SUNDAY TIMES WEB DESK: Former champion Maria Sharapova gave hapless Harriet Dart a 6-0 6-0 shellacking to fly into the second round of the Australian Open on Monday and had no words of comfort to offer the British qualifier after leaving her in tears.

In the opening match on Rod Laver Arena, the 30th seeded Russian was all over the 131st-ranked Dart from the first point and wrapped up the match in little more than an hour after a ruthless barrage of power hitting.

The centre court humiliation had Dart weeping as she beat a hasty exit and Sharapova had little sympathy for the 22-year-old after her nightmare debut at Melbourne Park.

“I mean, there is no time for that, I’m sorry to say,” the 2008 winner told reporters.

“But when you’re playing the first round of a Grand Slam — I have been in many positions, last year Wimbledon I came out against a qualifier that played really well.

“You know, there is no doubt that my level wasn’t where I wanted it to be, but she was there to take the match.

“So I’m not so much worried about my opponent, but I have to step up when the time is right and when I need to, so that’s my main goal.”

Dart, who made her Grand Slam debut at Wimbledon as a wildcard, briefly fired up the subdued terraces by grabbing a break point off Sharapova at 4-0 in the first set but blew the chance with an unforced error, one of 21 for the match.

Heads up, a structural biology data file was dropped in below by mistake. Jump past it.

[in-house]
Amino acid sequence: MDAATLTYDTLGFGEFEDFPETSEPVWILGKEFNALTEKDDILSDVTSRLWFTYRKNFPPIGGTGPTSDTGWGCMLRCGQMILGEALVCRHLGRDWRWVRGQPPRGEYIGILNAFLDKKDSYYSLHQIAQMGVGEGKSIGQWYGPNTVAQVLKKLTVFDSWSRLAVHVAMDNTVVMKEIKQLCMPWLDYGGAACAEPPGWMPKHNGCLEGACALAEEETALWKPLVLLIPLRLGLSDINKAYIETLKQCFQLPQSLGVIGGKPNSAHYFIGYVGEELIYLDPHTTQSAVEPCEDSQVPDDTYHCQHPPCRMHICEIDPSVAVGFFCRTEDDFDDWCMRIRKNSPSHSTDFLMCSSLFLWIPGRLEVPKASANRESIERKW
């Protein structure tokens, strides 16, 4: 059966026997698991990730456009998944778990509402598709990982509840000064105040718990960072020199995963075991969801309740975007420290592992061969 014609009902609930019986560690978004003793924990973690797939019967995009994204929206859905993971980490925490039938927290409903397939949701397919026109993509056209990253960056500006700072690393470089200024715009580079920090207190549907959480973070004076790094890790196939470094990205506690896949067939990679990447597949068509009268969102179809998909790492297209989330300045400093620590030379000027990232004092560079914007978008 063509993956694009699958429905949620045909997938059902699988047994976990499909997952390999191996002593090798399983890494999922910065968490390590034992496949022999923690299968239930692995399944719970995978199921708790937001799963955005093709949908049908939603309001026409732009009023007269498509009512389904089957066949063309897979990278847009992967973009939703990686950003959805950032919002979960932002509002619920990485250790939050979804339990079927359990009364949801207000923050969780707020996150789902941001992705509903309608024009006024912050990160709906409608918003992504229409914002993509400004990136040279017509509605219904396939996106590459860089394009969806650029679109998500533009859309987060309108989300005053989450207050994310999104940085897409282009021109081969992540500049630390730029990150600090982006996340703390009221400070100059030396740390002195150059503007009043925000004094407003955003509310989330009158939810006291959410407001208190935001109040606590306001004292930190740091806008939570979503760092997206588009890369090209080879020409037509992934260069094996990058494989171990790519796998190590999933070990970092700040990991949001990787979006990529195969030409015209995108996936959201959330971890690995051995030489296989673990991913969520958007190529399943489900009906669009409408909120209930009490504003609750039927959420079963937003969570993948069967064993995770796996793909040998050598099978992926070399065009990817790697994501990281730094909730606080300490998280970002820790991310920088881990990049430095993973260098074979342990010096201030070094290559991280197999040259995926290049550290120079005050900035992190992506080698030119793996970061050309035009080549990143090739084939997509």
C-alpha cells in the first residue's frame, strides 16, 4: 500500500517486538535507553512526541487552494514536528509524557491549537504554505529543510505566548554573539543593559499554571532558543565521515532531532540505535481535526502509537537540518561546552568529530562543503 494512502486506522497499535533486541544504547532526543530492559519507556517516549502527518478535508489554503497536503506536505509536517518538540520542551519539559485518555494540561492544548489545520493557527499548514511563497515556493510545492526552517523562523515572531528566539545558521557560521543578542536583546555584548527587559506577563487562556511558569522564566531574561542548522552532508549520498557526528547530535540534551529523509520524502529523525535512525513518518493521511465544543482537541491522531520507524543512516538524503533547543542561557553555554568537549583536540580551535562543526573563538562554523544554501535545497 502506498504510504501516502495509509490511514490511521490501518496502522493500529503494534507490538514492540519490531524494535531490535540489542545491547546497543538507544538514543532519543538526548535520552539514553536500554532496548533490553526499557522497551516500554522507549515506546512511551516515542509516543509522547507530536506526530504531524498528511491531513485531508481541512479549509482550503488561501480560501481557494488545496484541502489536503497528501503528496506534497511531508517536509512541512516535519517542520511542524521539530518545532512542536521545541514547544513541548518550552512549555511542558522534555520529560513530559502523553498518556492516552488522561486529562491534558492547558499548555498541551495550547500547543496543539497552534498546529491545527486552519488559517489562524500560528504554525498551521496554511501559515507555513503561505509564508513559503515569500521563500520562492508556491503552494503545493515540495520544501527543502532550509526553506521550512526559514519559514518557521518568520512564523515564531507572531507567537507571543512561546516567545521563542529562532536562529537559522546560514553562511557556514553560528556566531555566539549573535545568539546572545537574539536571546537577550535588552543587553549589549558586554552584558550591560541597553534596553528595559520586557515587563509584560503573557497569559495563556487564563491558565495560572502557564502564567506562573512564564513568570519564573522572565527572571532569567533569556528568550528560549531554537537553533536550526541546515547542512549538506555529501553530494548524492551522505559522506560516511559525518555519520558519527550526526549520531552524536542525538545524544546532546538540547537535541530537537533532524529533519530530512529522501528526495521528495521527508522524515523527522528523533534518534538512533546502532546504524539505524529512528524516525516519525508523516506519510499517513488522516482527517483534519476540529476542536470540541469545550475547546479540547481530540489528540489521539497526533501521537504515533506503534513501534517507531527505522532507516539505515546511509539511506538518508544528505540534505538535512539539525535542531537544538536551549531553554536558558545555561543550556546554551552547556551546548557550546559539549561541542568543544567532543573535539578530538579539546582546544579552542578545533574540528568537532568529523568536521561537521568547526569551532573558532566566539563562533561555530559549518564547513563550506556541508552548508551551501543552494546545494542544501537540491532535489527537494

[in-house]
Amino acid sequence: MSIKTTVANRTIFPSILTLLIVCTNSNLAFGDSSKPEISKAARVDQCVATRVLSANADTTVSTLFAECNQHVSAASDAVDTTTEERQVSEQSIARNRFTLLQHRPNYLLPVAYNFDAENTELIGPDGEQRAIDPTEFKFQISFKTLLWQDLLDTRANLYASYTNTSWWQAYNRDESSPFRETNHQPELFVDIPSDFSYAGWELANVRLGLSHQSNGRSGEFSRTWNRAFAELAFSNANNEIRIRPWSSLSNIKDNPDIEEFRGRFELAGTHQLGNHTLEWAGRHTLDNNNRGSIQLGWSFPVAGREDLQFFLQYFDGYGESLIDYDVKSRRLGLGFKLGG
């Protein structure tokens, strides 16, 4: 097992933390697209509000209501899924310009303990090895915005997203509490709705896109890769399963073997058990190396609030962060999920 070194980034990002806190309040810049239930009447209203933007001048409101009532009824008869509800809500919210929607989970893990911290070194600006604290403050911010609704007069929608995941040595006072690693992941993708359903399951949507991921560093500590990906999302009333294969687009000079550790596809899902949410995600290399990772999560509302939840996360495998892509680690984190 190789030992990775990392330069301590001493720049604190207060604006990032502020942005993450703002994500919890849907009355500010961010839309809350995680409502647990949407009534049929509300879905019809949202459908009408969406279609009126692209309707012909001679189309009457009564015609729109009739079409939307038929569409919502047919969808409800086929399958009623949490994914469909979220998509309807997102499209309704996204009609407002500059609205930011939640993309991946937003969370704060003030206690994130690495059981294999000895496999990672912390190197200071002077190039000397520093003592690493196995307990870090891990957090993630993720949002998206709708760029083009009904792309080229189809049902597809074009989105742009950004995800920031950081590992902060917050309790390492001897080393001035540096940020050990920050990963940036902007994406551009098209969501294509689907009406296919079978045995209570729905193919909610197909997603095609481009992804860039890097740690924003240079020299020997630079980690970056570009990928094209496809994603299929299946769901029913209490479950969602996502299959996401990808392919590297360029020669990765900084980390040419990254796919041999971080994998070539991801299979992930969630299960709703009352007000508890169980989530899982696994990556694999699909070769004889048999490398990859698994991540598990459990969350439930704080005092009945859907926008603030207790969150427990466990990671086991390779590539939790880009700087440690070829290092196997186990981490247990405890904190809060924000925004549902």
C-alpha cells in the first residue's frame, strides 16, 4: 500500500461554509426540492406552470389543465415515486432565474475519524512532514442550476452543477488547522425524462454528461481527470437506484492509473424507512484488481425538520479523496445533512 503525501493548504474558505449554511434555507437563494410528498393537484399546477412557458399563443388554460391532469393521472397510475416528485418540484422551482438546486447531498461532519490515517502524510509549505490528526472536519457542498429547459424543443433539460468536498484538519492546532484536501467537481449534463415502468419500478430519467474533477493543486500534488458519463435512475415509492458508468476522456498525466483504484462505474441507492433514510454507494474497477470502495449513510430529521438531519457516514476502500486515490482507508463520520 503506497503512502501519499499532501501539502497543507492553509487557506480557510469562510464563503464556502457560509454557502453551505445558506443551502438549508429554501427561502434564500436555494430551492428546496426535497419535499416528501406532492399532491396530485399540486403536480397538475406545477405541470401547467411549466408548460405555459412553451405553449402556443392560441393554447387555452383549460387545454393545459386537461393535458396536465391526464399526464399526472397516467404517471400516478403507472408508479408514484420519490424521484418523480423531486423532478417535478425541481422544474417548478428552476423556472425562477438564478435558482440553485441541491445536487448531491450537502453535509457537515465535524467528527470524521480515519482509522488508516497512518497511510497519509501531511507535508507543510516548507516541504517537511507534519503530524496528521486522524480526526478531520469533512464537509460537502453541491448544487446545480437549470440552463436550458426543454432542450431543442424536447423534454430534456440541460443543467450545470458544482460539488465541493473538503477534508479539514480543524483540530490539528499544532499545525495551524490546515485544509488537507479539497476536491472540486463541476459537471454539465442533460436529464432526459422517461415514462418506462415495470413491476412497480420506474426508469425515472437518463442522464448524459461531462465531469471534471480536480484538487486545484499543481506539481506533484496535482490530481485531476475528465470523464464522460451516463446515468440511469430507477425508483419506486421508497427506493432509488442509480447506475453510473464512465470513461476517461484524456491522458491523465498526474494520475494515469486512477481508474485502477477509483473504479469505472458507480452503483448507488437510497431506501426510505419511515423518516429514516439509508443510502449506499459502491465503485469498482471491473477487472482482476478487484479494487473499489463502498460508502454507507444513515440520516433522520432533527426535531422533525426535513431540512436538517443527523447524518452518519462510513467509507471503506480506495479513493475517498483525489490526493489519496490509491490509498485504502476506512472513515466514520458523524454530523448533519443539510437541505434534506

She saved two match points in the final game but fell on the third with a clumsy volley that flew wide and neatly summarised her day.

“Tried some things — didn’t work,” the misty-eyed Briton told reporters, barely able to raise her voice above a whisper.

“She doesn’t really give you anything… It’s just unfortunate I didn’t get on the board.”

Dart was right about Sharapova not giving up many free points. The five-times Grand Slam champion landed 35 of her 36 returns, while blasting 20 winners in the rout.

Sharapova, who last tasted Grand Slam success at the 2014 French Open, had no taping on her limbs and moved well less than two weeks after being forced to retire with a thigh injury during her quarter-final clash at the Shenzhen Open.

The tall 31-year-old said she was still troubled by an injury to her right shoulder which forced her to cut her season short after the U.S. Open.

“That’s a good question,” she said, when asked whether her right arm could ever be fixed.

“I have asked Dr. Altchek that many times. I saw him beginning of December, and he says it’s a day-by-day pain management situation.”